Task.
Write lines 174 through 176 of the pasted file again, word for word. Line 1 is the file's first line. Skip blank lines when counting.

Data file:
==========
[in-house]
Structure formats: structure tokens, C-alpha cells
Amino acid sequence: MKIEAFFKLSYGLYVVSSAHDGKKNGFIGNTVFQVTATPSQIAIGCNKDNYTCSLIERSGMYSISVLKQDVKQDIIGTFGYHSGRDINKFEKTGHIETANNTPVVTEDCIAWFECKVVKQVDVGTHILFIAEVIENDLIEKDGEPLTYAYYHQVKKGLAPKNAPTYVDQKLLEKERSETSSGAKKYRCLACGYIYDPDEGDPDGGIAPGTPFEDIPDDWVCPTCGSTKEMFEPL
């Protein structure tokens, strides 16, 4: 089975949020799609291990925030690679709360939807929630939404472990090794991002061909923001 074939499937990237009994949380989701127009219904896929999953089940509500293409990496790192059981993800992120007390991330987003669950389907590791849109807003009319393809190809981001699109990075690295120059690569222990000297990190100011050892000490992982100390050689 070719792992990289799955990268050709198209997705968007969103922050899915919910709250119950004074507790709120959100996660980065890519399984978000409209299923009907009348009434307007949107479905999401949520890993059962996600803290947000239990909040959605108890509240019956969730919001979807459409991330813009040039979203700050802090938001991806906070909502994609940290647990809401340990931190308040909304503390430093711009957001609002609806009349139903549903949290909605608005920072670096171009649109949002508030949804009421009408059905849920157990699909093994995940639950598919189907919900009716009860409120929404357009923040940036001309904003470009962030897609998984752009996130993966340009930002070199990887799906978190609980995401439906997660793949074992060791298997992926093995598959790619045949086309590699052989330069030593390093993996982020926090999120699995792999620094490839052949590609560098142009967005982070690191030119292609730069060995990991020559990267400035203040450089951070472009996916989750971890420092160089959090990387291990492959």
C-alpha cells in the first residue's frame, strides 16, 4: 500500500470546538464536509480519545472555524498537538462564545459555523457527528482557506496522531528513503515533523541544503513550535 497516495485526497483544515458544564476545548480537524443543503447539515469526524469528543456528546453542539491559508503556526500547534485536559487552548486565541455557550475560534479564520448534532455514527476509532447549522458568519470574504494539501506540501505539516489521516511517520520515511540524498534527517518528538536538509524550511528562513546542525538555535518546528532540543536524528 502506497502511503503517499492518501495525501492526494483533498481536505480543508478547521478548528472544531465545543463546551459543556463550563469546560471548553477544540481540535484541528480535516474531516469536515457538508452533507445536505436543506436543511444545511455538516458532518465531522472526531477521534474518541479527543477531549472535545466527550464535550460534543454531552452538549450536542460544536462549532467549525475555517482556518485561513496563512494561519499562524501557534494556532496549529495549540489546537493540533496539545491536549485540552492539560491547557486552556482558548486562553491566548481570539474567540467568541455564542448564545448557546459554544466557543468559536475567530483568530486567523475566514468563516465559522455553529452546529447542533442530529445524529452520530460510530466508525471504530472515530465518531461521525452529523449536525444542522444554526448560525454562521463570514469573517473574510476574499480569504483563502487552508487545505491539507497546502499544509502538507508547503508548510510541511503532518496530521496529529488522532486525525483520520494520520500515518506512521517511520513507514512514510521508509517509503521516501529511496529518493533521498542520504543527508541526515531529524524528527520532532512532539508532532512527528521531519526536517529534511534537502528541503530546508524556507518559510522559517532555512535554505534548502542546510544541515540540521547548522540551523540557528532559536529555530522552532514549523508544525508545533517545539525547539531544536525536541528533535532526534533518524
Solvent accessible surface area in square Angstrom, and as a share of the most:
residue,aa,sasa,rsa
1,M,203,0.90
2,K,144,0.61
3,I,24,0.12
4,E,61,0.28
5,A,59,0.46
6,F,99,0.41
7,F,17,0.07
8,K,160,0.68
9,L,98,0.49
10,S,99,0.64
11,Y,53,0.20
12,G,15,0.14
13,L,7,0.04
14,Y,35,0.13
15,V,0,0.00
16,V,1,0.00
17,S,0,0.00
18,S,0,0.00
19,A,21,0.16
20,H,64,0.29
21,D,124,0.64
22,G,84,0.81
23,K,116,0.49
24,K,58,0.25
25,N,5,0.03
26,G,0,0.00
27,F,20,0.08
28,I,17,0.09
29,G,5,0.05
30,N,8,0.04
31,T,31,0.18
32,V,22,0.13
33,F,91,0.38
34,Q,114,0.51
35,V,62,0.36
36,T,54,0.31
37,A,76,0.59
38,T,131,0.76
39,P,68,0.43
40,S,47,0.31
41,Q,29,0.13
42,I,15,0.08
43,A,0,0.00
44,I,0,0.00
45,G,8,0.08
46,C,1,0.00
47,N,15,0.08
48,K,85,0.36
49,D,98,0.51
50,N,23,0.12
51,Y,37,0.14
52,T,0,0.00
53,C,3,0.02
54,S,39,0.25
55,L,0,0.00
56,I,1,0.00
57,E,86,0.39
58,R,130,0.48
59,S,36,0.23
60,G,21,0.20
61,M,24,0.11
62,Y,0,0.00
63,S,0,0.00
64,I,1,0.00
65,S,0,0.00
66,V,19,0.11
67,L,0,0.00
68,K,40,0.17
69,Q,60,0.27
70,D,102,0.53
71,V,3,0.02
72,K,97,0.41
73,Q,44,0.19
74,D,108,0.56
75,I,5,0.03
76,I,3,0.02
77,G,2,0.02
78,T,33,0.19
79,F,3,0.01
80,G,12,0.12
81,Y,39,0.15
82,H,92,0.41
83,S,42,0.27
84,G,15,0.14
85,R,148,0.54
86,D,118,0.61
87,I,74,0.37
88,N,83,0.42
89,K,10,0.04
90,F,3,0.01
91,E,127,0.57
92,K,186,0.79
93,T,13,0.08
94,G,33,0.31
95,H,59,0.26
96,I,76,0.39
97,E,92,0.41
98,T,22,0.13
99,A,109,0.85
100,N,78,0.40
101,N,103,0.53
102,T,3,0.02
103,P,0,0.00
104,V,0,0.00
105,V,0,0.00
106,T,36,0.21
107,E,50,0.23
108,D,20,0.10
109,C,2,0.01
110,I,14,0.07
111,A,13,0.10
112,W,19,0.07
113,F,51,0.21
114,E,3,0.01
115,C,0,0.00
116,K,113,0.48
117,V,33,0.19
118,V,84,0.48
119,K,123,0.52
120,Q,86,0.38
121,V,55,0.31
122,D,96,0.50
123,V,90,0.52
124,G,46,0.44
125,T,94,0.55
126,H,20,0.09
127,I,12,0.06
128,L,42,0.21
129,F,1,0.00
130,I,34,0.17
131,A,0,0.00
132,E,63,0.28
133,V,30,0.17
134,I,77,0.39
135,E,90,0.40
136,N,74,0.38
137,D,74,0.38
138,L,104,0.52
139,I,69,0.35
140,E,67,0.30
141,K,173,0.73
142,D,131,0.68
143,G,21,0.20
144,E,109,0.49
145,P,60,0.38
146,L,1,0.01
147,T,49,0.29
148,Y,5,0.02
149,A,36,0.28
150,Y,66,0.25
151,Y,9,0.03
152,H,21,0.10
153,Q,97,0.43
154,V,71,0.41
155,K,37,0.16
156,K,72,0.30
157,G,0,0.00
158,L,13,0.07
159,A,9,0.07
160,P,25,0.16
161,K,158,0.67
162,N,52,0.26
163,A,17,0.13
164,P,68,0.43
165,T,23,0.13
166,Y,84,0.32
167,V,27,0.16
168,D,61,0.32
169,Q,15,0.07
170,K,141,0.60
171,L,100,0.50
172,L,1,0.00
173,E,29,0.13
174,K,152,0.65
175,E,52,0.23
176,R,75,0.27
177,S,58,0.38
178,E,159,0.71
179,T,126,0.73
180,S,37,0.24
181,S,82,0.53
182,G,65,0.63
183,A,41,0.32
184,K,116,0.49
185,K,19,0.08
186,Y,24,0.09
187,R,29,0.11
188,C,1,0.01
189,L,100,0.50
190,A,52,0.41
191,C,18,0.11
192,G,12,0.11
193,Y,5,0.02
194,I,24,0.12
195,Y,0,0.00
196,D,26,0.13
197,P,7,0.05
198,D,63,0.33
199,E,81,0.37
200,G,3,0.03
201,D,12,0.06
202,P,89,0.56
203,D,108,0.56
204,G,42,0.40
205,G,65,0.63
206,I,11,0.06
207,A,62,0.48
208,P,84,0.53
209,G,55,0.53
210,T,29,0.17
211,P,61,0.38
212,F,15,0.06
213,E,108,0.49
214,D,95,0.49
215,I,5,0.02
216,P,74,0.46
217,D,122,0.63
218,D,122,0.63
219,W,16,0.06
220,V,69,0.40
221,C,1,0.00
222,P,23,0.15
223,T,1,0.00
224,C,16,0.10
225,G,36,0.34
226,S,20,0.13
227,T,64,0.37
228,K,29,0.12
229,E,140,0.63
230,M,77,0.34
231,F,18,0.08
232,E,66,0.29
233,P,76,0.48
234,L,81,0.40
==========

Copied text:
167,V,27,0.16
168,D,61,0.32
169,Q,15,0.07